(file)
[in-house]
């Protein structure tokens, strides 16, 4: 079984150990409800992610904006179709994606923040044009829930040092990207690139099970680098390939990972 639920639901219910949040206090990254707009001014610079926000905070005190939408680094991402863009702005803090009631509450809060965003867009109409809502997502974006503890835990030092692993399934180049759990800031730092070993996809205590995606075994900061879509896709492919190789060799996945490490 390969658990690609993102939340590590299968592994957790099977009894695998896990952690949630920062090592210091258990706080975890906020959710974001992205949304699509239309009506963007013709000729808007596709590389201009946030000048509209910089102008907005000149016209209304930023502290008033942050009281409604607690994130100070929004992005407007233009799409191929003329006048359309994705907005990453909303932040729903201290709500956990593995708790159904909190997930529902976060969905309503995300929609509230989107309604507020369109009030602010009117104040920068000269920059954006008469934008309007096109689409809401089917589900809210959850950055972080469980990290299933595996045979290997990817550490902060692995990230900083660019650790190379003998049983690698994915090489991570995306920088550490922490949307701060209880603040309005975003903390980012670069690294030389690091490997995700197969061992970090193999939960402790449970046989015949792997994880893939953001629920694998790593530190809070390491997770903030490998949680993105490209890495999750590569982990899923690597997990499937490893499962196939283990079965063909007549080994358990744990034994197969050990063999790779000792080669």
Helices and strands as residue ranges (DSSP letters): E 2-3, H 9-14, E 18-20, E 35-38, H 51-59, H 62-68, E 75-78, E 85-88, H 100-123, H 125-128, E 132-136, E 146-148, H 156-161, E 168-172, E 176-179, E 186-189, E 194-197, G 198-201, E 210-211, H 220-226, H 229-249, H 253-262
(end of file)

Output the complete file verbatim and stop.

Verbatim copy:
[in-house]
């Protein structure tokens, strides 16, 4: 079984150990409800992610904006179709994606923040044009829930040092990207690139099970680098390939990972 639920639901219910949040206090990254707009001014610079926000905070005190939408680094991402863009702005803090009631509450809060965003867009109409809502997502974006503890835990030092692993399934180049759990800031730092070993996809205590995606075994900061879509896709492919190789060799996945490490 390969658990690609993102939340590590299968592994957790099977009894695998896990952690949630920062090592210091258990706080975890906020959710974001992205949304699509239309009506963007013709000729808007596709590389201009946030000048509209910089102008907005000149016209209304930023502290008033942050009281409604607690994130100070929004992005407007233009799409191929003329006048359309994705907005990453909303932040729903201290709500956990593995708790159904909190997930529902976060969905309503995300929609509230989107309604507020369109009030602010009117104040920068000269920059954006008469934008309007096109689409809401089917589900809210959850950055972080469980990290299933595996045979290997990817550490902060692995990230900083660019650790190379003998049983690698994915090489991570995306920088550490922490949307701060209880603040309005975003903390980012670069690294030389690091490997995700197969061992970090193999939960402790449970046989015949792997994880893939953001629920694998790593530190809070390491997770903030490998949680993105490209890495999750590569982990899923690597997990499937490893499962196939283990079965063909007549080994358990744990034994197969050990063999790779000792080669």
Helices and strands as residue ranges (DSSP letters): E 2-3, H 9-14, E 18-20, E 35-38, H 51-59, H 62-68, E 75-78, E 85-88, H 100-123, H 125-128, E 132-136, E 146-148, H 156-161, E 168-172, E 176-179, E 186-189, E 194-197, G 198-201, E 210-211, H 220-226, H 229-249, H 253-262